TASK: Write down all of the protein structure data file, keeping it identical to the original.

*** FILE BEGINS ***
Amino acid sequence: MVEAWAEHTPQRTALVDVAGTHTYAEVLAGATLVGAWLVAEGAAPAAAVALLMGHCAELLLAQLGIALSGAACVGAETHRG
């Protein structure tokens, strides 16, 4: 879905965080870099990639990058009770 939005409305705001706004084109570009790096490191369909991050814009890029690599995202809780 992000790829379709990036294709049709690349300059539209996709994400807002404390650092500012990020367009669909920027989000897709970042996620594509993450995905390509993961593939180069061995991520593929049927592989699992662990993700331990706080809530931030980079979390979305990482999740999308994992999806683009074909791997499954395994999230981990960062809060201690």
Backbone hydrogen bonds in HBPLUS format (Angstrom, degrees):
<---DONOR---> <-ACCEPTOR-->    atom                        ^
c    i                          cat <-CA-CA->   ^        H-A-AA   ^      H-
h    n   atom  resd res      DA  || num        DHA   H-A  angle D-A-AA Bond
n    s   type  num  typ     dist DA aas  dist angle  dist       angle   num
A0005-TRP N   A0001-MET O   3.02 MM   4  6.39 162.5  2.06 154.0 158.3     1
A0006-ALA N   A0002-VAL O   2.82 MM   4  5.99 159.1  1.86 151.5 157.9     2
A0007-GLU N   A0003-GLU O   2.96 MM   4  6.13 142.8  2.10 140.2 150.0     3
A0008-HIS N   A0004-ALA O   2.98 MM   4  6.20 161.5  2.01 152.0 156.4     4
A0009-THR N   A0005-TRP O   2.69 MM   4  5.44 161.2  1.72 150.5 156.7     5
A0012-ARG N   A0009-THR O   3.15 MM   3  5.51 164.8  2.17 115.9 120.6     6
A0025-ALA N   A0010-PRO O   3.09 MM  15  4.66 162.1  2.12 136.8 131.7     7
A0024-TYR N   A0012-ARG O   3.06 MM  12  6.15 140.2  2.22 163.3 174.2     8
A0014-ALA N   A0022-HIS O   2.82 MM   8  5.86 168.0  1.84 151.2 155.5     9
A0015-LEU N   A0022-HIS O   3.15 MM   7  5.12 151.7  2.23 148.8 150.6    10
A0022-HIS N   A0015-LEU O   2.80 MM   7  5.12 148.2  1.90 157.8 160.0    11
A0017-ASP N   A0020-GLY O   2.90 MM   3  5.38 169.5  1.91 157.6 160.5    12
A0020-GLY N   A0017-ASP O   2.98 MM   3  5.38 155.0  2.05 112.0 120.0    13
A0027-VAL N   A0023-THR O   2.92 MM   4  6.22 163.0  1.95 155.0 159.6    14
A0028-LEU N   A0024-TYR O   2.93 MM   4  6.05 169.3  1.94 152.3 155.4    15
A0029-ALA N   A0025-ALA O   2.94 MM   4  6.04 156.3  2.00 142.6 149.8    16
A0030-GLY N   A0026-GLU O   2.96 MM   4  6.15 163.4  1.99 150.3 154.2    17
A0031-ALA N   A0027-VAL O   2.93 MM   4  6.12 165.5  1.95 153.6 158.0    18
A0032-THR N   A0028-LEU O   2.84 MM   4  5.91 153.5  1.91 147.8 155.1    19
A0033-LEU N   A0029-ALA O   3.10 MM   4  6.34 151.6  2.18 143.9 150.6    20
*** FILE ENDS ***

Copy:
Amino acid sequence: MVEAWAEHTPQRTALVDVAGTHTYAEVLAGATLVGAWLVAEGAAPAAAVALLMGHCAELLLAQLGIALSGAACVGAETHRG
């Protein structure tokens, strides 16, 4: 879905965080870099990639990058009770 939005409305705001706004084109570009790096490191369909991050814009890029690599995202809780 992000790829379709990036294709049709690349300059539209996709994400807002404390650092500012990020367009669909920027989000897709970042996620594509993450995905390509993961593939180069061995991520593929049927592989699992662990993700331990706080809530931030980079979390979305990482999740999308994992999806683009074909791997499954395994999230981990960062809060201690």
Backbone hydrogen bonds in HBPLUS format (Angstrom, degrees):
<---DONOR---> <-ACCEPTOR-->    atom                        ^
c    i                          cat <-CA-CA->   ^        H-A-AA   ^      H-
h    n   atom  resd res      DA  || num        DHA   H-A  angle D-A-AA Bond
n    s   type  num  typ     dist DA aas  dist angle  dist       angle   num
A0005-TRP N   A0001-MET O   3.02 MM   4  6.39 162.5  2.06 154.0 158.3     1
A0006-ALA N   A0002-VAL O   2.82 MM   4  5.99 159.1  1.86 151.5 157.9     2
A0007-GLU N   A0003-GLU O   2.96 MM   4  6.13 142.8  2.10 140.2 150.0     3
A0008-HIS N   A0004-ALA O   2.98 MM   4  6.20 161.5  2.01 152.0 156.4     4
A0009-THR N   A0005-TRP O   2.69 MM   4  5.44 161.2  1.72 150.5 156.7     5
A0012-ARG N   A0009-THR O   3.15 MM   3  5.51 164.8  2.17 115.9 120.6     6
A0025-ALA N   A0010-PRO O   3.09 MM  15  4.66 162.1  2.12 136.8 131.7     7
A0024-TYR N   A0012-ARG O   3.06 MM  12  6.15 140.2  2.22 163.3 174.2     8
A0014-ALA N   A0022-HIS O   2.82 MM   8  5.86 168.0  1.84 151.2 155.5     9
A0015-LEU N   A0022-HIS O   3.15 MM   7  5.12 151.7  2.23 148.8 150.6    10
A0022-HIS N   A0015-LEU O   2.80 MM   7  5.12 148.2  1.90 157.8 160.0    11
A0017-ASP N   A0020-GLY O   2.90 MM   3  5.38 169.5  1.91 157.6 160.5    12
A0020-GLY N   A0017-ASP O   2.98 MM   3  5.38 155.0  2.05 112.0 120.0    13
A0027-VAL N   A0023-THR O   2.92 MM   4  6.22 163.0  1.95 155.0 159.6    14
A0028-LEU N   A0024-TYR O   2.93 MM   4  6.05 169.3  1.94 152.3 155.4    15
A0029-ALA N   A0025-ALA O   2.94 MM   4  6.04 156.3  2.00 142.6 149.8    16
A0030-GLY N   A0026-GLU O   2.96 MM   4  6.15 163.4  1.99 150.3 154.2    17
A0031-ALA N   A0027-VAL O   2.93 MM   4  6.12 165.5  1.95 153.6 158.0    18
A0032-THR N   A0028-LEU O   2.84 MM   4  5.91 153.5  1.91 147.8 155.1    19
A0033-LEU N   A0029-ALA O   3.10 MM   4  6.34 151.6  2.18 143.9 150.6    20